Federal judge seeks quick action in DC jails coronavirus lawsuit

A federal judge said she wants an independent evaluator to inspect conditions within D.C jails, to determine if sufficient steps are being taken to attempt to stem the spread of the coronavirus.

In an emergency hearing, conducted by teleconference, U.S. District Court Judge Colleen Kollar-Kotelly, heard arguments in the class-action lawsuit filed by the American Civil Liberties Union of the District of Columbia, on behalf of four inmates against the D.C. Department of Corrections.

In the past week, the number of confirmed coronavirus cases in the D.C. Jail have jumped from five to 28.

The suit claims residents are being instructed to use their own bar of soap and towels to clean sanitize their cells, rather than cleaning solutions, disposable hand towels and hand sanitizer. The Department of Corrections maintains steps have been taken to reduce the jail population, to provide more room for social distancing within D.C. Jail, which is made up of two adjoined buildings — the Correctional Treatment Facility and the Central Detention Facility.


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The plaintiffs’ lawyer said the conditions in the jail show deliberate indifference, with some inmates coughing up blood, and not being able to see a doctor.

“This is an emergency, this is a pandemic,” said Kollar-Kotelly, adding she wanted to speed the usual legal process, which can include weeks and months of motions.

During the 90-minute hearing, the judge said she wanted the plaintiffs and the defendant to try to agree on an independent expert or accredited group to inspect the conditions.

“I need someone to go in, unannounced, and see if something needs to be done,” Kollar-Kotelly said.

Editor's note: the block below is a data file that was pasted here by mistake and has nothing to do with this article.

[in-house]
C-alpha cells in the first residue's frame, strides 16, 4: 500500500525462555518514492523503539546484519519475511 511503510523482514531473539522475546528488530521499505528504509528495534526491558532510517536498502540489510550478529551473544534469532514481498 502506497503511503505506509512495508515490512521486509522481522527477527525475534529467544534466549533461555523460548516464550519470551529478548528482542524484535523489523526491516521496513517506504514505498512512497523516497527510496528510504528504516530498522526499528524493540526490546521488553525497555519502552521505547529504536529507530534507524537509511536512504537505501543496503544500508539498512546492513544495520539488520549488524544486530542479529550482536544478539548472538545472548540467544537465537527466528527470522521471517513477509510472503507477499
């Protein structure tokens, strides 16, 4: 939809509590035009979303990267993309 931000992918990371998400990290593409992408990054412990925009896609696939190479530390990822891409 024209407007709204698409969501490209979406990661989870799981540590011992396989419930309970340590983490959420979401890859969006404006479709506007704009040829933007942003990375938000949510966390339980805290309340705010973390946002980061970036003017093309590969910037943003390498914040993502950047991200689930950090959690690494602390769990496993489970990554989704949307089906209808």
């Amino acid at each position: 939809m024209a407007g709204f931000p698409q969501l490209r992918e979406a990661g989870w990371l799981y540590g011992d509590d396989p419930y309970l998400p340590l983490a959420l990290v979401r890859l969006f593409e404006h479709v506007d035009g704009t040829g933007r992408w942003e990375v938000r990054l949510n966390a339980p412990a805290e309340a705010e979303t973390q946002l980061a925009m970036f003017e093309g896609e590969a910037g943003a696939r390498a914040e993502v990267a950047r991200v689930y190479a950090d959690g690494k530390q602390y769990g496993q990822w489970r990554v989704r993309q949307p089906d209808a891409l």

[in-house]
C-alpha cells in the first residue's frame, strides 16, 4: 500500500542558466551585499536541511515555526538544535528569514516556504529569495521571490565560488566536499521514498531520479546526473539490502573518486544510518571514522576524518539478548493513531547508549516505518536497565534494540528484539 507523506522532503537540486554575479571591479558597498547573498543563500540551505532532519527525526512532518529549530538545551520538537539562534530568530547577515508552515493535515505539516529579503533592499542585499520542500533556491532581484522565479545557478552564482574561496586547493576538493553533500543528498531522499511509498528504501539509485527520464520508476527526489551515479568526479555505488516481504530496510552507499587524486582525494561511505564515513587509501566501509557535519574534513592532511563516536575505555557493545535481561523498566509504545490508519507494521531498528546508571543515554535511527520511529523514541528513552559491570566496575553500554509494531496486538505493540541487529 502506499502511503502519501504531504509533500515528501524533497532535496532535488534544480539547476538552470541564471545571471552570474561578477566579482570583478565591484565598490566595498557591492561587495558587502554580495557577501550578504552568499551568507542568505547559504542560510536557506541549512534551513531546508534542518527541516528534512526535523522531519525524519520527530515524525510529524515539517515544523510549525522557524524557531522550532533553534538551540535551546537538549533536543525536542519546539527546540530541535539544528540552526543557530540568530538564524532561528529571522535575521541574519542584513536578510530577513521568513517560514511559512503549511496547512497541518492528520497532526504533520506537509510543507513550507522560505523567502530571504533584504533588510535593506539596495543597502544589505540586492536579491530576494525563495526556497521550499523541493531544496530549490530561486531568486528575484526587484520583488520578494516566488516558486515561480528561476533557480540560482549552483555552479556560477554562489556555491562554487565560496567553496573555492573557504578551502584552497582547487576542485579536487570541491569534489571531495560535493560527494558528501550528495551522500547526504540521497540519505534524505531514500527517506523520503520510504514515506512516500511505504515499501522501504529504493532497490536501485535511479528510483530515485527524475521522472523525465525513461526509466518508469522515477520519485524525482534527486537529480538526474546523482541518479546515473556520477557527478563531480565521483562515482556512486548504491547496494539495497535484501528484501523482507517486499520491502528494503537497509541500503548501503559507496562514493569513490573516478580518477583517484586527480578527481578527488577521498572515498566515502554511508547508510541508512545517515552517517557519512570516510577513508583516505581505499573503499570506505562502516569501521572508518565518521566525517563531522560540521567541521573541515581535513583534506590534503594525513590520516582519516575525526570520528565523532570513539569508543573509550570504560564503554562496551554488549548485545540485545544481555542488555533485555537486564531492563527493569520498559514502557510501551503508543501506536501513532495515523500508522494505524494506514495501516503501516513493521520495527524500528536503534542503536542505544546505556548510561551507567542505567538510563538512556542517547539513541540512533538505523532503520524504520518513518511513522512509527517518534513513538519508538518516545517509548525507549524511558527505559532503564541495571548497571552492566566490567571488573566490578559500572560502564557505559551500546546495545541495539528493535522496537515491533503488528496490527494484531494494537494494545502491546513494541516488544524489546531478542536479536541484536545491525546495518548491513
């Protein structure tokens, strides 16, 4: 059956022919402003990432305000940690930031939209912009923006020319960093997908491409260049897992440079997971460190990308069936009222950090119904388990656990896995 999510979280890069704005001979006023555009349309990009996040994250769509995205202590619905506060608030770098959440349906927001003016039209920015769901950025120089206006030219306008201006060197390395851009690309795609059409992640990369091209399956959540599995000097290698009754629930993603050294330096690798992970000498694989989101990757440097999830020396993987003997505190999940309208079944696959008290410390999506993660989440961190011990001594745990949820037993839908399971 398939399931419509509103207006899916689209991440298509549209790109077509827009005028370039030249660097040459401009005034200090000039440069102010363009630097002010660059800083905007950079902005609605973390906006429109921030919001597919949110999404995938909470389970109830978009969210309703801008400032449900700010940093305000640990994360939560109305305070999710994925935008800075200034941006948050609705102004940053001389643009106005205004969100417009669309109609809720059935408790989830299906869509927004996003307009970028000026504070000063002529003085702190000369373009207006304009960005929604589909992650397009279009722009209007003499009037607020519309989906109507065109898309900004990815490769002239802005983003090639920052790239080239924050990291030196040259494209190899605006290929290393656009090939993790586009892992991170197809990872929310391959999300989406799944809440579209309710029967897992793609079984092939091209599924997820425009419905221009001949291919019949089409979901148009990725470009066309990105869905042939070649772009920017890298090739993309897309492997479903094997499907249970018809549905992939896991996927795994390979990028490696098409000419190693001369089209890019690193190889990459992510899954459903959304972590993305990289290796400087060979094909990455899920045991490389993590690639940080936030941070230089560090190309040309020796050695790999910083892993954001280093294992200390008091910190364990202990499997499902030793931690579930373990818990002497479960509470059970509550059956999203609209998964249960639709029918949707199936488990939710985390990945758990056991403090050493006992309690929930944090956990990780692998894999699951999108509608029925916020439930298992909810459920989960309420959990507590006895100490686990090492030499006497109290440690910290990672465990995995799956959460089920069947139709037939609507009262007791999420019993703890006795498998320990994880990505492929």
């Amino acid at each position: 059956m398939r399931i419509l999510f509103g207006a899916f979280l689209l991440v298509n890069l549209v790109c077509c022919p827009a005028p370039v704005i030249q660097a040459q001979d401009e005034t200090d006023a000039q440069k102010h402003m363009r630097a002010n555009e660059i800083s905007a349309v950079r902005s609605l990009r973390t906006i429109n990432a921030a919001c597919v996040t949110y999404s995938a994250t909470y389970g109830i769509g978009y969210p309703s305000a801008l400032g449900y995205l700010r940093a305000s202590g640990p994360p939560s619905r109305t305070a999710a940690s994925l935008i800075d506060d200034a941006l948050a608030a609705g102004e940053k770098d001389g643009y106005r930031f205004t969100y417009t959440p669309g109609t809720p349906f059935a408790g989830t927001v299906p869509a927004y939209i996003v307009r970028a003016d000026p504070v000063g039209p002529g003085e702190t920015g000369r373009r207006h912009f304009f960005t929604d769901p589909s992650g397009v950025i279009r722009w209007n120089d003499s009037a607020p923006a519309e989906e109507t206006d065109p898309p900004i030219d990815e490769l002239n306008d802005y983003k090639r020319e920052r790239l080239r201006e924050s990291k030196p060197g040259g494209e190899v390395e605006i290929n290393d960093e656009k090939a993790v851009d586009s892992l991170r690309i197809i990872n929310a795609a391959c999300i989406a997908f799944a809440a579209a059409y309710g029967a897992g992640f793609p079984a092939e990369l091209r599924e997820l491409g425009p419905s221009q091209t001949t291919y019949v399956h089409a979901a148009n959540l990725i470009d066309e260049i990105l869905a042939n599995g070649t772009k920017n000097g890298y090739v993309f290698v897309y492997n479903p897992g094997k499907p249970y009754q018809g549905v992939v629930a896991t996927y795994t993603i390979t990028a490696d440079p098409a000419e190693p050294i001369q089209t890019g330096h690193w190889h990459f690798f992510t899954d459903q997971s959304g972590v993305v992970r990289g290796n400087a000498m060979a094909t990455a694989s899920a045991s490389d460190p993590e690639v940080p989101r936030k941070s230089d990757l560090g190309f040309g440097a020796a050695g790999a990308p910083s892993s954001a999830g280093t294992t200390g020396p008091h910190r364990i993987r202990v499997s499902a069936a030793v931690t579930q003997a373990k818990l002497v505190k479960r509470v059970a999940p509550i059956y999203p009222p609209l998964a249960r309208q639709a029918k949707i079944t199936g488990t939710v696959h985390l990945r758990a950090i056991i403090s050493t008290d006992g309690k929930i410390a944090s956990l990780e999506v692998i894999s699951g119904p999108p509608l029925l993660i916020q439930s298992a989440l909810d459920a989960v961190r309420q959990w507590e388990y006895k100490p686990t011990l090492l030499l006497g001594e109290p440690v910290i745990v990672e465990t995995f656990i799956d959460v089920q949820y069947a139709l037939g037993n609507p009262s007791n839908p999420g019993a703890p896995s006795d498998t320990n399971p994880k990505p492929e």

“There’s a big disconnect between what you say DOC is doing, and what the plaintiffs say is what’s happening.”

In-person meetings between lawyers and residents at the jail have been discontinued during the coronavirus crisis, and daily phone calls have been limited to 10 minutes. The lawsuit claims the conditions violate their rights to due process, and against cruel and unusual punishment.

Kollar-Kotelly suggested the plaintiffs and defendants come up with a plan, which would allow defendants to have more in-depth conversations with their attorney.

“You can’t have a discussion about a plea in 10 minutes. Use a throwaway phone. I’m not suggesting they take it back to their cell,” the judge offered. By late Tuesday, jail officials had agreed to expand daily calls to 30 minutes.

Plaintiff attorney Steven Marcus with the D.C. Public Defender Service, and defense attorney Micah Bluming for the corrections department agreed to provide suggestions to the judge in a follow-up teleconference Wednesday.

Neal Augenstein

Neal Augenstein has been a reporter at WTOP since 1997. Through the years, Neal has covered many of the crimes and trials that have gripped the region. Neal's been pleased to receive awards over the years for hard news, feature reporting, use of sound and sports.

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